To Alexander Hamilton
Mount Vernon Octr 6th 1790.
I have received your letter of the 29th ulto. The papers concerning Capt. Lyde, put into your hands by the Vice President, which you say were enclosed to me,1 have not been transmitted—but from the recommendations in favor of Captain Williams, I think him entitled to a preference.
Not being possessed of any commissions, I have to request (unless your farther enquiry should point to more proper characters) that you will signify to the undermentioned persons my intention to appoint them to command the revenue Cutters on the stations opposite their respective names, and that you will furnish them with the necessary instructions for proceeding to superintend the building and equipment of their several Vessels.2
|Hopley Yeaton3||New Hampshire|
|John Foster Williams||Massachusetts|
|Patrick Dennis5||New York|
|William Hall||South Carolina|
I am, Sir, Yr most Obedt Servant6
For the background to the Revenue Cutter Service created by the 4 Aug. 1790 Collection Act, see Hamilton to GW, 10 Sept. 1790, n.1.
2. Three weeks later Hamilton wrote the president that he had informed cutter captains to assist the customs collectors of their districts in the building and equipping of their respective vessels (see Hamilton to GW, 28 Oct. 1790).
3. Hopley Yeaton (1740–1812) of Portsmouth, N.H., was commissioned a lieutenant in the Continental Navy in October 1776 and served under Capt. Samuel Nicholson, who recommended him for a captaincy in September 1779, but no vacancies then existed (Claghorn, Naval Officers of the American Revolution, description begins Charles E. Claghorn. Naval Officers of the American Revolution: A Concise Biographical Dictionary. Metuchen, N.J., 1988. description ends 345; D.A.R. Patriot Index, description begins D.A.R. Patriot Index. Centennial Edition. 3 vols. Washington, D.C., 1990. description ends 3:3321). Yeaton served as coxswain for the vessel in which GW toured Portsmouth harbor during the president’s 1789 visit to New England (see Yeaton to GW, 11 Dec. 1789 and source note). Hamilton notified Yeaton of the president’s intention to appoint him to the command of the New Hampshire revenue cutter before 28 Oct. 1790 and wrote to Nicholas Gilman on 19 Nov. 1790 that “Before I had the honor to receive your letter relative to Captain Hall, the President. . . had appointed Captain Hopley Yeaton to the Command of the Revenue Cutter which is to be built in New Hampshire. As it has happened in other instances it is possible Captain Hall, tho’ recommended as Master may accept the Station of first Mate” (Syrett, Hamilton Papers, description begins Harold C. Syrett et al., eds. The Papers of Alexander Hamilton. 27 vols. New York, 1961–87. description ends 7:158). Yeaton’s commission was sent him before 6 Dec. 1790 (see Tench Coxe to Tobias Lear, 6 Dec. 1790, DLC:GW).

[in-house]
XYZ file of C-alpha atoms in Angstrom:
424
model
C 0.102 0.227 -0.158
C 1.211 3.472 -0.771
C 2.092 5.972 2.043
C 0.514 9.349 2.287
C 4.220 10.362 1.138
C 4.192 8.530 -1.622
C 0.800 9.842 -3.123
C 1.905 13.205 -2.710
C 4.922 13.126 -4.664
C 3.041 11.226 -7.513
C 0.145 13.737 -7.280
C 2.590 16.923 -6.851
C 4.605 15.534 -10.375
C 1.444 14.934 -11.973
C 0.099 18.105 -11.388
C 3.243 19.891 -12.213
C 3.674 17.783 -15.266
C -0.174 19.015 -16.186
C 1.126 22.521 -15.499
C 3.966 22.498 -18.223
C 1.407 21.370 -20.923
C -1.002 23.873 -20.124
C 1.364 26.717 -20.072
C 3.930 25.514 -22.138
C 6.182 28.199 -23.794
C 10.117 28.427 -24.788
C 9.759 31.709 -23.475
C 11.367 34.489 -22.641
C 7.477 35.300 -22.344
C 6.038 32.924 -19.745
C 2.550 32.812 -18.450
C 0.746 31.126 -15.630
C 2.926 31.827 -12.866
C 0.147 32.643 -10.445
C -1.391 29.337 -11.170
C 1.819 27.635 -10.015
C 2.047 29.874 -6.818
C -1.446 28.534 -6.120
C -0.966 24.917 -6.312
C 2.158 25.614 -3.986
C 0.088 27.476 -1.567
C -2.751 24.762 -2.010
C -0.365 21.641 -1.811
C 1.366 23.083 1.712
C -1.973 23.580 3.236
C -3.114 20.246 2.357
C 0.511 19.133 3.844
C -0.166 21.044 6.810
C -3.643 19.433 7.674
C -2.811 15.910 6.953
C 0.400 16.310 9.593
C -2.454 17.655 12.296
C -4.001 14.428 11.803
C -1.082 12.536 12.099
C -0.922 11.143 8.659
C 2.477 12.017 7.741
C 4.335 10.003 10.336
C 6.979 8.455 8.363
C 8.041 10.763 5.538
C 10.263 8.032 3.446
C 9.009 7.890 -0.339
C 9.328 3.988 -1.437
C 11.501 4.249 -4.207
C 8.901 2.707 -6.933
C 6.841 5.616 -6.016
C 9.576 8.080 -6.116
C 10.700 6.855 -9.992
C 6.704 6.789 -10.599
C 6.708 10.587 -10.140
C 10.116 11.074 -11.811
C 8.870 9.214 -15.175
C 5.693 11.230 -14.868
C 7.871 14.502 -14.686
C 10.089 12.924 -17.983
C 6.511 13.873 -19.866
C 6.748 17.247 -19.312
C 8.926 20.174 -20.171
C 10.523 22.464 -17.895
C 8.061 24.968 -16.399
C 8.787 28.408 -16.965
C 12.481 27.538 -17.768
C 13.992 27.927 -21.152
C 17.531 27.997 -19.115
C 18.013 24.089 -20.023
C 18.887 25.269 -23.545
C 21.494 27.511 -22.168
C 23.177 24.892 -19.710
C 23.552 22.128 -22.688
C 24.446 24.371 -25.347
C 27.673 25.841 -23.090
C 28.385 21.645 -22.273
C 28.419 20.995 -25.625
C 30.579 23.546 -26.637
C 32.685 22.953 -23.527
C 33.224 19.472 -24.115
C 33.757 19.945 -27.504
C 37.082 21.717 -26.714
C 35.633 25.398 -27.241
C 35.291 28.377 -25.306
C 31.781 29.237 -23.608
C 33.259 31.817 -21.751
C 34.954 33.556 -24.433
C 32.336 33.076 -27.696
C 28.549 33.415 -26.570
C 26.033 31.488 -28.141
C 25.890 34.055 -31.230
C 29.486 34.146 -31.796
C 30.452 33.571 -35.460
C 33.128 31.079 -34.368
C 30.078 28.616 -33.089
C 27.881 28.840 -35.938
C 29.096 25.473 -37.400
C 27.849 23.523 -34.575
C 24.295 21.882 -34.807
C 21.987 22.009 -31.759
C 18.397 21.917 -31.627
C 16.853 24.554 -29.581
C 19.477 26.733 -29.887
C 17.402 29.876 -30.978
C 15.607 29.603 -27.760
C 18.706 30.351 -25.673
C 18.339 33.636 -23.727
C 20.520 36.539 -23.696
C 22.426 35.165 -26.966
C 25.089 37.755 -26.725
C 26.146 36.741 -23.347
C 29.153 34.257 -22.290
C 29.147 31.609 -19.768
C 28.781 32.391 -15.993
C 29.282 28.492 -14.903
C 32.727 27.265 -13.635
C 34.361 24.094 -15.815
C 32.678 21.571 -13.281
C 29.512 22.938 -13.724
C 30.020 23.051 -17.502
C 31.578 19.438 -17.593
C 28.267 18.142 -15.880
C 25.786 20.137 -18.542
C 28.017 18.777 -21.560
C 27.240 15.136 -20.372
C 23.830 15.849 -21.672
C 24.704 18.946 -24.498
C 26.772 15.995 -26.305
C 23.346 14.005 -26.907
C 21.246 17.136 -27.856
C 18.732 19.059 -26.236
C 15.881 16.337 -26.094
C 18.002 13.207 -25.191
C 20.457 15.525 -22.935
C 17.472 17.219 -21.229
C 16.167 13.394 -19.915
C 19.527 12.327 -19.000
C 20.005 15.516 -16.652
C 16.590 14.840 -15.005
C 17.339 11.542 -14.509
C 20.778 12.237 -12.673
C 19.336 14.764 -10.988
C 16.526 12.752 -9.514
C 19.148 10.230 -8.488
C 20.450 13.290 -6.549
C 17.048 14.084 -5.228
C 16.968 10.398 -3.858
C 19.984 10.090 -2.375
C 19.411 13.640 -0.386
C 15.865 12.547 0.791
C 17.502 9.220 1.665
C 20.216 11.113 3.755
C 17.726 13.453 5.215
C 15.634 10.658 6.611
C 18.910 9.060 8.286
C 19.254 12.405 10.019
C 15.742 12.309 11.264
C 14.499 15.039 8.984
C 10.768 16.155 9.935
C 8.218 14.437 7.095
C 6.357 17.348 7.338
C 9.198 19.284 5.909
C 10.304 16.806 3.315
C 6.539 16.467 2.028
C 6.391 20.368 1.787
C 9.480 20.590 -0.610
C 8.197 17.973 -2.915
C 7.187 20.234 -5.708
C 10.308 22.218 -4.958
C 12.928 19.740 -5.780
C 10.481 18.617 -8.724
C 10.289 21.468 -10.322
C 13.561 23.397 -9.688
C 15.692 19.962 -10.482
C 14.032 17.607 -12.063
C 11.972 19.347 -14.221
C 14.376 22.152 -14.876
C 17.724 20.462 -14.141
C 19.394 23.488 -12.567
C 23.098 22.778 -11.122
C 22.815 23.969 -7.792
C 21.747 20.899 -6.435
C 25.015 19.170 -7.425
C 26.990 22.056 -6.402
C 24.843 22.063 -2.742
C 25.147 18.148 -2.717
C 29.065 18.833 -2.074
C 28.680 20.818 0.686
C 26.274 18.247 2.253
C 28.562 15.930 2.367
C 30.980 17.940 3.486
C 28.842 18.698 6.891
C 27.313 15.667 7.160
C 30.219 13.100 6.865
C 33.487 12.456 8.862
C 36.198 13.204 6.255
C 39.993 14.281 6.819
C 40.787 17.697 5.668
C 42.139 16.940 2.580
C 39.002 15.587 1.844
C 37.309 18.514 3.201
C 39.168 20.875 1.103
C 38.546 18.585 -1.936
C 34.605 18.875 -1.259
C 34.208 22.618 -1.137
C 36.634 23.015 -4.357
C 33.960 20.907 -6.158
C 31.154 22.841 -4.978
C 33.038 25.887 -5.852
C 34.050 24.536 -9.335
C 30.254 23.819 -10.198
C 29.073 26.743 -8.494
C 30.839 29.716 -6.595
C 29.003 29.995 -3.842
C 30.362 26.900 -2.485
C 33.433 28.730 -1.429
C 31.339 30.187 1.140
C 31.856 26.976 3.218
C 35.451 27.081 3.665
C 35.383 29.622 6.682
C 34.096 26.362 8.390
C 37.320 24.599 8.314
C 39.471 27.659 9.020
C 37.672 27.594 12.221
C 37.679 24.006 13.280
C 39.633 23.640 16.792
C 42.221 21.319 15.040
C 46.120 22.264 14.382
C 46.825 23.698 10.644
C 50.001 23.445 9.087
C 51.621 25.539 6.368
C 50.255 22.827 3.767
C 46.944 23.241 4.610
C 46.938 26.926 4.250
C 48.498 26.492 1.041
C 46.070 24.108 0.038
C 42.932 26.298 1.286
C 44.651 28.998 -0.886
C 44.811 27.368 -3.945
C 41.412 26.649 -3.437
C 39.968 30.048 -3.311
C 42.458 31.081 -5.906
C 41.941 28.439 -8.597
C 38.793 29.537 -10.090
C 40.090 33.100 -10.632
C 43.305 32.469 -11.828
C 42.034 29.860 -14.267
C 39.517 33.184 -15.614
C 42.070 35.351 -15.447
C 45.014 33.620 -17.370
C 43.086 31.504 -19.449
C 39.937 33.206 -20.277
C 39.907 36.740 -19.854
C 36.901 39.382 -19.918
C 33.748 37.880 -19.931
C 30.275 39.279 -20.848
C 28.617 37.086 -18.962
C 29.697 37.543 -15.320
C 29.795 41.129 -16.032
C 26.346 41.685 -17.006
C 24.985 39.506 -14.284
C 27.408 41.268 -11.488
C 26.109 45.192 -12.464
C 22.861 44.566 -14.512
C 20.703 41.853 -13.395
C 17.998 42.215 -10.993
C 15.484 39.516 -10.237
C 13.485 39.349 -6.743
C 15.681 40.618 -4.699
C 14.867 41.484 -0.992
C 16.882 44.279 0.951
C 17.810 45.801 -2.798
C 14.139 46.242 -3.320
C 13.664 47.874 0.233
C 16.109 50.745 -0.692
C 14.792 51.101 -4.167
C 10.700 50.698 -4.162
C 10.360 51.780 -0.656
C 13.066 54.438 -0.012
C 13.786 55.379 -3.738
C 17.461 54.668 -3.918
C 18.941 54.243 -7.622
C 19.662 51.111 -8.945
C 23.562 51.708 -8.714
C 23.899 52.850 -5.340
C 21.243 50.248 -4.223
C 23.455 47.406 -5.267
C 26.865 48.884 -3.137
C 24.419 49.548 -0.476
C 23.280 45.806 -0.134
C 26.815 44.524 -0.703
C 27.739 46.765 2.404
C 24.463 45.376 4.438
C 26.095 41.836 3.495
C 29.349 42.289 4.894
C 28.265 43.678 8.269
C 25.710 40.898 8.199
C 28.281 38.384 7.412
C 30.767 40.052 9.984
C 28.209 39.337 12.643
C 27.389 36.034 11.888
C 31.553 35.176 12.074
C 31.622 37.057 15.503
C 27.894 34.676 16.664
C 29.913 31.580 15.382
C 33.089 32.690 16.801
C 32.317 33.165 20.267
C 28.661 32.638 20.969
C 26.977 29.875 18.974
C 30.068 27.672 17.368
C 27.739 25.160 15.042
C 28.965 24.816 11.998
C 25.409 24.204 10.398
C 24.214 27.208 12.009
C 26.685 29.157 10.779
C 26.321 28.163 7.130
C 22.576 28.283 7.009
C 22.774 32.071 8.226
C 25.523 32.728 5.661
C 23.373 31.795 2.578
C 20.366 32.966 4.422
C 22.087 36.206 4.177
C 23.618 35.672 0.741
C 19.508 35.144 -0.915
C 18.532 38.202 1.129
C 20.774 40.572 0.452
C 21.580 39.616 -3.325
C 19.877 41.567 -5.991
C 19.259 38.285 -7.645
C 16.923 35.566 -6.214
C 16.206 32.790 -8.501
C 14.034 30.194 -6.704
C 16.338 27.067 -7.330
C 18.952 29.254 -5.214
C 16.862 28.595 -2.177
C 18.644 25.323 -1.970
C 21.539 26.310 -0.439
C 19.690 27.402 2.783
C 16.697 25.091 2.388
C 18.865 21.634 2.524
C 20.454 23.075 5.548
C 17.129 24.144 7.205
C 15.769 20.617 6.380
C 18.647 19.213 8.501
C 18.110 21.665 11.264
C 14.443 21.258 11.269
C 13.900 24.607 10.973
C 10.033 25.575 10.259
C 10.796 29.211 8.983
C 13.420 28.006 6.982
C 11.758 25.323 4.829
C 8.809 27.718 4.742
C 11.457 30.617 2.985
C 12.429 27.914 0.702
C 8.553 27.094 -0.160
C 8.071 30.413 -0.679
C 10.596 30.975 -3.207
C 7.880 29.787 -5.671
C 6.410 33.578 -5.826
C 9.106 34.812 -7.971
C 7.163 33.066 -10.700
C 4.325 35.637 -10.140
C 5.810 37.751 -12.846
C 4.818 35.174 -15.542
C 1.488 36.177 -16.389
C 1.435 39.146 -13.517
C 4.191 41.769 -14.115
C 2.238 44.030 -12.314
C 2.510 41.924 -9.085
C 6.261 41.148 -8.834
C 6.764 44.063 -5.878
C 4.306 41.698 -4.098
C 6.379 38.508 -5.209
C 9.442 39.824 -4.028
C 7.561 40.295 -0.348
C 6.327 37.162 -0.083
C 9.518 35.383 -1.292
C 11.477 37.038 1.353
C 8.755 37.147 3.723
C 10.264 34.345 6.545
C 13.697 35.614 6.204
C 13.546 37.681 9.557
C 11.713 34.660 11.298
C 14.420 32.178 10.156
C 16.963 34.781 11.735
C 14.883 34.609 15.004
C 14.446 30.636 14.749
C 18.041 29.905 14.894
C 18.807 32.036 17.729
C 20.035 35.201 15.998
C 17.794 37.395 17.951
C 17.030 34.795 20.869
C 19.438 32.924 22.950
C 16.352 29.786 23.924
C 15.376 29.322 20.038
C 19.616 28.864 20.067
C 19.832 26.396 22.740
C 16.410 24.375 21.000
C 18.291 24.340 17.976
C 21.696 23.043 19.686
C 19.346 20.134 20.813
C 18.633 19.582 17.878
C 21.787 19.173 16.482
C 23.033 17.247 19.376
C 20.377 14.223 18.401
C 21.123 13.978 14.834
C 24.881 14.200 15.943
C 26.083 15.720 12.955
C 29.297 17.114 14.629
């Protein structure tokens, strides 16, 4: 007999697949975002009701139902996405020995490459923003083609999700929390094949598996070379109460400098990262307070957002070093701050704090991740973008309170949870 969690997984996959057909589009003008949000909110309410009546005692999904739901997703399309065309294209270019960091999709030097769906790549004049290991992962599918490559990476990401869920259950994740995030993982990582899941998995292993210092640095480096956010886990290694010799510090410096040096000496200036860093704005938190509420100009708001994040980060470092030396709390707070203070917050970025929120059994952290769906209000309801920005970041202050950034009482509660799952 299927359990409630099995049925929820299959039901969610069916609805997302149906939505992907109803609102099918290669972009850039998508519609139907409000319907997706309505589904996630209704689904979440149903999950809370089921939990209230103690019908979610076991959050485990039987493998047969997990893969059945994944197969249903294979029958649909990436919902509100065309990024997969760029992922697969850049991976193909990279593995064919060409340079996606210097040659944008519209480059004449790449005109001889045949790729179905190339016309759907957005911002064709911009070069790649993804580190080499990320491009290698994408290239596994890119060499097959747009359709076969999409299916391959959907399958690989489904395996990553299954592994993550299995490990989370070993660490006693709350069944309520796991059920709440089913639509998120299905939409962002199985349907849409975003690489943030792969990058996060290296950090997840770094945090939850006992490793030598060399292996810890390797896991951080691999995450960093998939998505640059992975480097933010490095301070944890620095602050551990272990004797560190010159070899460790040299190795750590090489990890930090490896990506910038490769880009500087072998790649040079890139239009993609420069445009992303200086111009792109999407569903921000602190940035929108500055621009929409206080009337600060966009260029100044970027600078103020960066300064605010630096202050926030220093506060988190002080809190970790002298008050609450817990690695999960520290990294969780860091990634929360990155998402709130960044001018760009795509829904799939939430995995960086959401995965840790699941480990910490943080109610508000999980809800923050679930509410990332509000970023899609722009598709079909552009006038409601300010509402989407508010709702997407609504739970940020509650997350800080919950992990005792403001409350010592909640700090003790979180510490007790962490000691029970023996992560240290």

4. Richard Law, Jr. (1763–1845), was commissioned 2d mate on the brig Marquis de Lafayette in June 1781 and served as such till the end of the Revolutionary War (Claghorn, Naval Officers of the American Revolution, description begins Charles E. Claghorn. Naval Officers of the American Revolution: A Concise Biographical Dictionary. Metuchen, N.J., 1988. description ends 181; D.A.R. Patriot Index, description begins D.A.R. Patriot Index. Centennial Edition. 3 vols. Washington, D.C., 1990. description ends 2:1751). Hamilton hesitated to appoint Law as commander of the Connecticut revenue cutter because of the pretensions of rival candidate John Maltbie. In November or December 1790 David Phipps also applied for command of the Connecticut cutter, but GW signified his approval of Law’s appointment on 4 Nov. 1790, and a commission was forwarded him before 6 Dec. (see Hamilton to GW, 8 and 28 Oct. 1790, and GW to Hamilton, 4 Nov. 1790; Coxe to Lear, 6 Dec. 1790, and Lear to Hamilton, 11 Dec. 1790, both in DLC:GW).
5. For an identification of New York harbor pilot Patrick Dennis, see Dennis to GW, 22 June 1790, source note. Hamilton notified him of GW’s intention to appoint him to the command of the New York revenue cutter before 28 Oct. 1790, and his commission was sent out before 6 Dec. 1790 (see Hamilton to GW, 28 Oct. 1790; Coxe to Lear, 6 Dec. 1790, DLC:GW).